As time passes by, viewed under the frozen stony gaze of monuments of remembrance for the heroic dead or for victory's glory, the stories of the survivors become gossip and cultural folklore. The habits and qualities of the enemy seen from afar across the valley become ridiculed stereotypes. Music, beer and roudy good cheer is contrasted against cuisine, conversation and dignity. Each set becomes a more rigid identity against the emotional undercurrent of a hundred thousand grieving hearts.

Once chosen, the identity grows, but growing misshapen and distorted against it's cultural cousin. Dignity over-emphasised becomes snobbish arrogance, good cheer yobbish loutism, each extreme prevented from finding integrity through embracement of its opposite by the mental walls of patriotism and political identity.

Hundreds of years later, events and thoughts and cultural shaping forgotten and consigned to deep within the subconcious, the nations continue their contrasting lives.

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Wednesday, November 17, 2004

a creative day
This afternoon Thomas emailed me about the new Toulouse Wiki he has set up. This seems like a great idea for gathering all sorts of living and changing information about Toulouse and stuff to do in Toulouse, so I added a couple of things and will be adding some more whenever I get a moment.

This evening Dena came around for our final art lesson before she goes back to the states. After managing to fill the room with a dense fog of burning olive oil, a testament to my cooking skills, I got down to my assignment of 'bringing out the engineer in me and exploring the theme of inside and outside'. Don't ask me, I'm not the one who makes this stuff up :/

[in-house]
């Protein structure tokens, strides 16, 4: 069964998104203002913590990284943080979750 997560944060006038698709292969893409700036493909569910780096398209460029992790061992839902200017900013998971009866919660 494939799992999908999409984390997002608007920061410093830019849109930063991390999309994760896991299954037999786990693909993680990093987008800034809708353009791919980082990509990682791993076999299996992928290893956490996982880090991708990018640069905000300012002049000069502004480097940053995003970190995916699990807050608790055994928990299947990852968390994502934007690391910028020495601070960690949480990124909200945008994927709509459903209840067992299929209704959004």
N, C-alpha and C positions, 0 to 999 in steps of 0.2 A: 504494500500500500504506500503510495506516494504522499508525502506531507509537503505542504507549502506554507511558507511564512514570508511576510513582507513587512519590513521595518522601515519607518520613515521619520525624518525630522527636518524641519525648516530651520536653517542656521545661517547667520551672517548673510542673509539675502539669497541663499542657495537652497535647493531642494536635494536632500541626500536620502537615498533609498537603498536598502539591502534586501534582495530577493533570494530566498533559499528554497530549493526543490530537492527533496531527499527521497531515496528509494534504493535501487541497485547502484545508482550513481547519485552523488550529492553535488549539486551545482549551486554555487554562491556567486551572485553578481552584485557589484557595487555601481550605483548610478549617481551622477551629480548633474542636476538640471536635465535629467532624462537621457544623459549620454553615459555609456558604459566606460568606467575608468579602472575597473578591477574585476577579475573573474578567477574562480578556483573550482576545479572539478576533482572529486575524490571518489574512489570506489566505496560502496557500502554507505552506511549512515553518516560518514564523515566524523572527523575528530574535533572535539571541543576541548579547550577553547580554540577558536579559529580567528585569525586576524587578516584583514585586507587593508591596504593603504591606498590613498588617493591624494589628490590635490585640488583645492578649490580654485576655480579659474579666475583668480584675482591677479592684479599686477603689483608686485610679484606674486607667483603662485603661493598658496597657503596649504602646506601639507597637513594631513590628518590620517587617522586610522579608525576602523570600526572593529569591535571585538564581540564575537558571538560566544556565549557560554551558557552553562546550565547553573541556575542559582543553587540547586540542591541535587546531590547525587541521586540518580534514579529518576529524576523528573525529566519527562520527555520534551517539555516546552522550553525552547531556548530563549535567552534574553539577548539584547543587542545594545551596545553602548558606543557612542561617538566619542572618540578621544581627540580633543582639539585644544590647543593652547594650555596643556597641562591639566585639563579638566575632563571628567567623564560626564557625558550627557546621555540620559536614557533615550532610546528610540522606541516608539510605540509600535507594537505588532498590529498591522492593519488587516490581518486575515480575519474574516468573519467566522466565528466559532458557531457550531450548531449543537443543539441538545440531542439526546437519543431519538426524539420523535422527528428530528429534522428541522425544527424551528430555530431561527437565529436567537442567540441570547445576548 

Anyway, here's the result. Not sure I completed the assignment, but I thought I'd put it up here for you all to laugh at anyways.

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Monday, November 15, 2004

c is for Chartered
It's over 11 years since I started down the road to the not so glamorous profession of engineer. Even though most people in the UK would associate the idea of an engineer with fixing cars or washing machines, it's the profession I chose and I'm glad that it is.

There has always been something about technology that has fascinated me, and from the earliest of ages it has been part of makeup. It was a logical progression to choose my role in life based on my passion and interest, even though I can hardly say that it is still my passion. Dealing with technology on a daily basis means it is now my responsibility.

I guess that's what makes today so significant, since this afternoon I sent in my application to have my level of responsibility formally recognised - to become a Chartered Engineer. Becoming Chartered is basically just a way of establishing your level of experience and competence, but it also means you can put the letters CEng after your name.

Now I'm not big on status symbols, and I'm not going to suddenly start thinking that I'm superhuman simply because some organisation blessed by the queen has given me permission to have a poncey business card. But what will make me glad about being Chartered is the knowledge that I am a part of a worldwide community of people who can shape the world we live in, who can open up new possibilities.

Man has always interacted with nature with inquisitiveness, creativity and imagination. In that sense engineering and technology are expressions of the same drives that give us art and religion. Like all these things, there is no denying that we don't always use our ability for the best. Environmental destruction and weapons that could blow the planet to smithereens are clearly not in our interest.

Still, having been to some of the poorest countries on the planet and seen desperate poverty in action, I can only thank and respect the ancestors who helped to drag us out of the mud, away from disease and hunger, and who built the systems of communication that now bring our species together.

Despite the fact these things were achieved on the back of greed and exploitation, and even though the benefits are not yet universal, there is much there that is admirable, and much that is beneficial to mankind.